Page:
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Monday, May 10, 2021

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Editor’s Note: Reflections of 2020

covid mask

Happy 2021!

In 2020, we watched our communities, state, nation and the world change right before our eyes. COVID-19 changed the way we interacted within our community whether that was school closure, grocery shopping, dining out or gathering with family and friends. It gave us new tools like Zoom, Google Meet, FaceTime and other virtual meeting software and apps. And what about the new glossary of terms? We learned words and phrases such as wear a mask, curbside pickup, contact tracing, quarantine, social isolation, shelter in place, pandemic, droplet transmission and asymptomatic. Sanitizing went from terminology primarily used in janitorial and health care circles to our everyday life. It shows how quickly and how rapidly things can change.

The issue you hold in your hands was something our staff was passionate about creating for you—a 2020 commemorative issue. The last year of life and parenting was so unique we felt a special issue highlighting the life during the pandemic within our community was a worthy pursuit. Within these pages, we share inside perspectives of how businesses responded, how teachers innovated, how higher education got creative, and how many other people within the community rose to the challenge of solving problems for others during the COVID-9 pandemic event. And we would be remiss to not acknowledge those heroes within the healthcare community who guided us through, cared for us, saved lives and worked tirelessly while putting their own health at risk for the good of others.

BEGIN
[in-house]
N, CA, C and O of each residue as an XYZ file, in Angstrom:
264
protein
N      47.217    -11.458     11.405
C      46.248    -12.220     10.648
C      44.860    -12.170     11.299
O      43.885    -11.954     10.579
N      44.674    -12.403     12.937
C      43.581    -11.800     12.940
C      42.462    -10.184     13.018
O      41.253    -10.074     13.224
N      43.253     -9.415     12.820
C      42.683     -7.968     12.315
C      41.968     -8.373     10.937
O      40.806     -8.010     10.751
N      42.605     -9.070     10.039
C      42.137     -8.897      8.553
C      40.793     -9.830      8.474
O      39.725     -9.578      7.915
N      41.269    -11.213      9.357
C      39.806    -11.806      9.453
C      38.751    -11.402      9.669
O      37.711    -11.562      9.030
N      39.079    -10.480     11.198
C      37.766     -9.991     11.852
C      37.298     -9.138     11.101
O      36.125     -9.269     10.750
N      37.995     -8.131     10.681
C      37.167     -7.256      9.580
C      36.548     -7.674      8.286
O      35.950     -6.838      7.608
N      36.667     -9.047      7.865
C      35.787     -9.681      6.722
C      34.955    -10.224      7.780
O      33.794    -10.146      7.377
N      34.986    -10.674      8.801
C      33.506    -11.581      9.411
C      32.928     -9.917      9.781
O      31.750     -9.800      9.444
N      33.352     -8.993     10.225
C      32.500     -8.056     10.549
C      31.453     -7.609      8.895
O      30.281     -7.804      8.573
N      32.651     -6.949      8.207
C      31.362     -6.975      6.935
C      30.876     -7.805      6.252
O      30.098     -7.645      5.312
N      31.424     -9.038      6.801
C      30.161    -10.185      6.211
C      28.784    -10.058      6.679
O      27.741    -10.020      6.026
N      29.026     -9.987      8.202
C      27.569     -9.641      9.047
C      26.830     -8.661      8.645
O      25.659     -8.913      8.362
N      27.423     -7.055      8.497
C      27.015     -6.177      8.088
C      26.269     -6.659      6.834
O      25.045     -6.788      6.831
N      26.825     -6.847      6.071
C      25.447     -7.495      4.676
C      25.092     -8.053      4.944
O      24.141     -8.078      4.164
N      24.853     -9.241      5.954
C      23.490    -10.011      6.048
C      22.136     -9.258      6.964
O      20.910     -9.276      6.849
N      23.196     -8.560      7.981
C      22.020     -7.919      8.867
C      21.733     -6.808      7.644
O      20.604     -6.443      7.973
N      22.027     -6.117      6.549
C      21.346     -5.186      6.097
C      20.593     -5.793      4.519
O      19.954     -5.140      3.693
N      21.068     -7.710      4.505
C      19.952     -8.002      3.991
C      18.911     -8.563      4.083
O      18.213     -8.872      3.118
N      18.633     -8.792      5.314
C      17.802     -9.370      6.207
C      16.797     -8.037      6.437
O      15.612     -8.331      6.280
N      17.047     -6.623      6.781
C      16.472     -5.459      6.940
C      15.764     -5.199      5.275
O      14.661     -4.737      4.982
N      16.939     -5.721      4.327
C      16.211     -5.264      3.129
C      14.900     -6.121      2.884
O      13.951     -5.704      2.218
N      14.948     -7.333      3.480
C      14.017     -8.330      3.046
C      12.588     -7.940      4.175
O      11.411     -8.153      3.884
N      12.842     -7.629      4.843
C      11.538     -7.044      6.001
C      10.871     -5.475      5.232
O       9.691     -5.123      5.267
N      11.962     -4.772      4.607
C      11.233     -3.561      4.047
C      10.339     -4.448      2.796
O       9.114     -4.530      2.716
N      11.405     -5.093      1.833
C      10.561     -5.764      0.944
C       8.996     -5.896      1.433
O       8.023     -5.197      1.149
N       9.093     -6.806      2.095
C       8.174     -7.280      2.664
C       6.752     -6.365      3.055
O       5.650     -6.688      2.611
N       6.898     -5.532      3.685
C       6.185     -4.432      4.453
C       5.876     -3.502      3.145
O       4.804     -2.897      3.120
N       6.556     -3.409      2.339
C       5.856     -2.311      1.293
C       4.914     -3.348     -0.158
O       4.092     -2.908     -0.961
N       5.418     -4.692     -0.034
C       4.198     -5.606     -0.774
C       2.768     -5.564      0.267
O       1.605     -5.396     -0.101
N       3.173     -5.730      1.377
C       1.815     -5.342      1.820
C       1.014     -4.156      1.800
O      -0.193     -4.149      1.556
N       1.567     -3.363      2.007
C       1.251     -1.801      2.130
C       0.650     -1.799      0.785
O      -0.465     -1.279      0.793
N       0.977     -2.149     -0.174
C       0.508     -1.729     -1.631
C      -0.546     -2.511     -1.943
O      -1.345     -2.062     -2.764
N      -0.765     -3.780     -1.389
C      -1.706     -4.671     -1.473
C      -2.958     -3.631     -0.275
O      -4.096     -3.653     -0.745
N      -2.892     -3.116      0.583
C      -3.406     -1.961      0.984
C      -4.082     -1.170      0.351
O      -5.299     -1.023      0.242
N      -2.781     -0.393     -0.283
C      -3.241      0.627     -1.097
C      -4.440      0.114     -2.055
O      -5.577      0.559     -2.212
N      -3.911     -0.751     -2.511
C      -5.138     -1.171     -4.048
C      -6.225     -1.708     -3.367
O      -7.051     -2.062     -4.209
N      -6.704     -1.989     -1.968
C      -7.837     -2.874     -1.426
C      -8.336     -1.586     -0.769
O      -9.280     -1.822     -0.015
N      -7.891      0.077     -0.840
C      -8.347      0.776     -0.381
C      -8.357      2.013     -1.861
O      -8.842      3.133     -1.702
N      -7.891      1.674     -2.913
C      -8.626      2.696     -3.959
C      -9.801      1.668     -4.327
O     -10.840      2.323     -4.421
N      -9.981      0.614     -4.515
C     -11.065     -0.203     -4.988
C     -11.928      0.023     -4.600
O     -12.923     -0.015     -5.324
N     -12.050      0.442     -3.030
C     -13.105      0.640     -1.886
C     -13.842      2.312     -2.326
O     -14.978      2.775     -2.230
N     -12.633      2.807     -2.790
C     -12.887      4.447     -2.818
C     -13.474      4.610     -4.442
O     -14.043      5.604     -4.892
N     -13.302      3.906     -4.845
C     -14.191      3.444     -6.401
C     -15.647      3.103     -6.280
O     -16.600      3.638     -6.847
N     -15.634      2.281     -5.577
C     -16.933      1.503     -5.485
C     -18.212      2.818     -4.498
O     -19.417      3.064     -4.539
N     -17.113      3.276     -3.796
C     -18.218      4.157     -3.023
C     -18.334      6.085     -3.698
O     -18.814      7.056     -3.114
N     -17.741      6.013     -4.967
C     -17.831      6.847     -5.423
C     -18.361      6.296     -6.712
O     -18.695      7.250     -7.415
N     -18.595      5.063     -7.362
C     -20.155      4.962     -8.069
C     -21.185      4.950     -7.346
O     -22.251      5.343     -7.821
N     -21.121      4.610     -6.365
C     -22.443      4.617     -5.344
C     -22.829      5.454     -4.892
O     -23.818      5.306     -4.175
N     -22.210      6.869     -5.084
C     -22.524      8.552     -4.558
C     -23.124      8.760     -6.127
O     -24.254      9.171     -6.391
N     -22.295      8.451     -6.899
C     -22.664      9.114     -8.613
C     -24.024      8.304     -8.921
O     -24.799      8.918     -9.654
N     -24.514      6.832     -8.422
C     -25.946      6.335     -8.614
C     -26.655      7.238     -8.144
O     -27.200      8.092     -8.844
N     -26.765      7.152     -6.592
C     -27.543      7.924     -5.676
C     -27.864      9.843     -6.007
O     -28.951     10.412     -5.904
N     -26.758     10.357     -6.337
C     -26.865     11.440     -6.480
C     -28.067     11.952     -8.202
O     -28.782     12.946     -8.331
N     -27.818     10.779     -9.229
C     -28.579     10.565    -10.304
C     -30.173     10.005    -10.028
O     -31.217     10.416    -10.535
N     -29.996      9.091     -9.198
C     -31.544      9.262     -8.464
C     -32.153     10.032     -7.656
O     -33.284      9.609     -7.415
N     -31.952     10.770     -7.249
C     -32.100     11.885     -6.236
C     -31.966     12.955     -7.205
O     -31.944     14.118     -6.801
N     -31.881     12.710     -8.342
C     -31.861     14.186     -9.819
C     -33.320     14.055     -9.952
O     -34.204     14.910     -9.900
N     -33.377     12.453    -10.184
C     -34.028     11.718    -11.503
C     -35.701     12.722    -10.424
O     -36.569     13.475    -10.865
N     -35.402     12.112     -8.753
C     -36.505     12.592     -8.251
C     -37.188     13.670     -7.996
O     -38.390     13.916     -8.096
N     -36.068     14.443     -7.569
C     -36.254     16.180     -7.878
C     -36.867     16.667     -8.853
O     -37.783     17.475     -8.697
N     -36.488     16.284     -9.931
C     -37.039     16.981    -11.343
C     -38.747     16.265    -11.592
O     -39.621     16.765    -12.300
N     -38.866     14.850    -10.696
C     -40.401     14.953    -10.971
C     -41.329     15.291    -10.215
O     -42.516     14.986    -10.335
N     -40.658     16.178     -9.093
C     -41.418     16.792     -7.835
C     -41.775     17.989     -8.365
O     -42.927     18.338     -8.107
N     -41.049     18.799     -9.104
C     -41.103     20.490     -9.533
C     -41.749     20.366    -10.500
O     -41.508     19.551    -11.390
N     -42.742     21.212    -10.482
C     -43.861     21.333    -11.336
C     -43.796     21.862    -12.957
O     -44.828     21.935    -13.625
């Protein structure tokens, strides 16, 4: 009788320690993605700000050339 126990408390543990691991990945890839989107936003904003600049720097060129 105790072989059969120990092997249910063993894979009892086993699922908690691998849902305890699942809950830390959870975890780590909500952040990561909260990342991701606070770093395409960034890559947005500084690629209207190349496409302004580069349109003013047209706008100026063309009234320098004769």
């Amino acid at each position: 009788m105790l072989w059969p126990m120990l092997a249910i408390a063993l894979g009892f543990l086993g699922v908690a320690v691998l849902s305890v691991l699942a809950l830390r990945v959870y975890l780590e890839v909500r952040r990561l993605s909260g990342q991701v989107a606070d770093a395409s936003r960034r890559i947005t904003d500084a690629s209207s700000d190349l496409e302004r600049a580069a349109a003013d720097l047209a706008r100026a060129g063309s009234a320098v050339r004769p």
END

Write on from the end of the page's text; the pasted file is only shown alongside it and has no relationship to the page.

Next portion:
We salute you.

I hope you enjoy this issue. It’s our way of giving you a small time capsule from an anomaly of a year that we won’t too soon forget, but that will be in our rearview just as swiftly as the great panic of 2000.

Chris Joneshttps://www.fredericksburgparent.net
Chris Jones is an award-winning journalist and graphic designer and editor of Fredericksburg Parent. When he's not editing or digging up ideas for stories, he loves playing classic video games with his 5-year-old daughter, getting outdoors with his boys, rooting for Pittsburgh sports teams, and reading books.

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